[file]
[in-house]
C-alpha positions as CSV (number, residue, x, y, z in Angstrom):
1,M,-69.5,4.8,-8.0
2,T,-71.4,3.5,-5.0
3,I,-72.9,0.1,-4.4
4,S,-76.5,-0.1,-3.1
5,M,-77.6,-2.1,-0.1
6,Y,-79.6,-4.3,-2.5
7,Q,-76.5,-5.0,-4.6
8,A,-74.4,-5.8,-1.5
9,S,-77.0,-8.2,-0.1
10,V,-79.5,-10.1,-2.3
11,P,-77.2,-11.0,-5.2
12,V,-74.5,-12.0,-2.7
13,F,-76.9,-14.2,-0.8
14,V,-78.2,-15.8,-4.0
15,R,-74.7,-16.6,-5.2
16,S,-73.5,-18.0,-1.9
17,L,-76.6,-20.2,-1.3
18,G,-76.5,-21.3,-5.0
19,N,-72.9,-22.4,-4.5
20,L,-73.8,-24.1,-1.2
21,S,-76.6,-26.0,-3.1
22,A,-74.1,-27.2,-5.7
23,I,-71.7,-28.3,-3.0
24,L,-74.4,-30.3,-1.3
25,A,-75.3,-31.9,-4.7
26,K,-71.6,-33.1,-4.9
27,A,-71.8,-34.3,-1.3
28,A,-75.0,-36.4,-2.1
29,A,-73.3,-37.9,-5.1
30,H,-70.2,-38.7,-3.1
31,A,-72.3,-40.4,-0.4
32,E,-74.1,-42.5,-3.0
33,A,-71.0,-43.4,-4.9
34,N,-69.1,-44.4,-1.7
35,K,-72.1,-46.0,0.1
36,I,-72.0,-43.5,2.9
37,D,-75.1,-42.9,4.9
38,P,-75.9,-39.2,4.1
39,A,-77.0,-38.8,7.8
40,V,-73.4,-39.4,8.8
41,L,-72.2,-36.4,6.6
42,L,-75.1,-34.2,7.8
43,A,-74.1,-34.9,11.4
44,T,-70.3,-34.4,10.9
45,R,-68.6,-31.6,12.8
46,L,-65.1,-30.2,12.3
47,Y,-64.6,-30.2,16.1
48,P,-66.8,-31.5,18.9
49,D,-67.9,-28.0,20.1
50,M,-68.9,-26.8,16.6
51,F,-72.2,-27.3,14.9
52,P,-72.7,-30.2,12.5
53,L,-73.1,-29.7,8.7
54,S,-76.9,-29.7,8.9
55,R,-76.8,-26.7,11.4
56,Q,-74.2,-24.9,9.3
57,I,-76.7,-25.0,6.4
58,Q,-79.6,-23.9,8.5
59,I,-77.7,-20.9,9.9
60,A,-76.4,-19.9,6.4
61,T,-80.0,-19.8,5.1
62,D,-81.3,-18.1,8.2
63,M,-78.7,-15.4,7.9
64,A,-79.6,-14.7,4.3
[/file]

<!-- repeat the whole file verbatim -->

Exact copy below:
[in-house]
C-alpha positions as CSV (number, residue, x, y, z in Angstrom):
1,M,-69.5,4.8,-8.0
2,T,-71.4,3.5,-5.0
3,I,-72.9,0.1,-4.4
4,S,-76.5,-0.1,-3.1
5,M,-77.6,-2.1,-0.1
6,Y,-79.6,-4.3,-2.5
7,Q,-76.5,-5.0,-4.6
8,A,-74.4,-5.8,-1.5
9,S,-77.0,-8.2,-0.1
10,V,-79.5,-10.1,-2.3
11,P,-77.2,-11.0,-5.2
12,V,-74.5,-12.0,-2.7
13,F,-76.9,-14.2,-0.8
14,V,-78.2,-15.8,-4.0
15,R,-74.7,-16.6,-5.2
16,S,-73.5,-18.0,-1.9
17,L,-76.6,-20.2,-1.3
18,G,-76.5,-21.3,-5.0
19,N,-72.9,-22.4,-4.5
20,L,-73.8,-24.1,-1.2
21,S,-76.6,-26.0,-3.1
22,A,-74.1,-27.2,-5.7
23,I,-71.7,-28.3,-3.0
24,L,-74.4,-30.3,-1.3
25,A,-75.3,-31.9,-4.7
26,K,-71.6,-33.1,-4.9
27,A,-71.8,-34.3,-1.3
28,A,-75.0,-36.4,-2.1
29,A,-73.3,-37.9,-5.1
30,H,-70.2,-38.7,-3.1
31,A,-72.3,-40.4,-0.4
32,E,-74.1,-42.5,-3.0
33,A,-71.0,-43.4,-4.9
34,N,-69.1,-44.4,-1.7
35,K,-72.1,-46.0,0.1
36,I,-72.0,-43.5,2.9
37,D,-75.1,-42.9,4.9
38,P,-75.9,-39.2,4.1
39,A,-77.0,-38.8,7.8
40,V,-73.4,-39.4,8.8
41,L,-72.2,-36.4,6.6
42,L,-75.1,-34.2,7.8
43,A,-74.1,-34.9,11.4
44,T,-70.3,-34.4,10.9
45,R,-68.6,-31.6,12.8
46,L,-65.1,-30.2,12.3
47,Y,-64.6,-30.2,16.1
48,P,-66.8,-31.5,18.9
49,D,-67.9,-28.0,20.1
50,M,-68.9,-26.8,16.6
51,F,-72.2,-27.3,14.9
52,P,-72.7,-30.2,12.5
53,L,-73.1,-29.7,8.7
54,S,-76.9,-29.7,8.9
55,R,-76.8,-26.7,11.4
56,Q,-74.2,-24.9,9.3
57,I,-76.7,-25.0,6.4
58,Q,-79.6,-23.9,8.5
59,I,-77.7,-20.9,9.9
60,A,-76.4,-19.9,6.4
61,T,-80.0,-19.8,5.1
62,D,-81.3,-18.1,8.2
63,M,-78.7,-15.4,7.9
64,A,-79.6,-14.7,4.3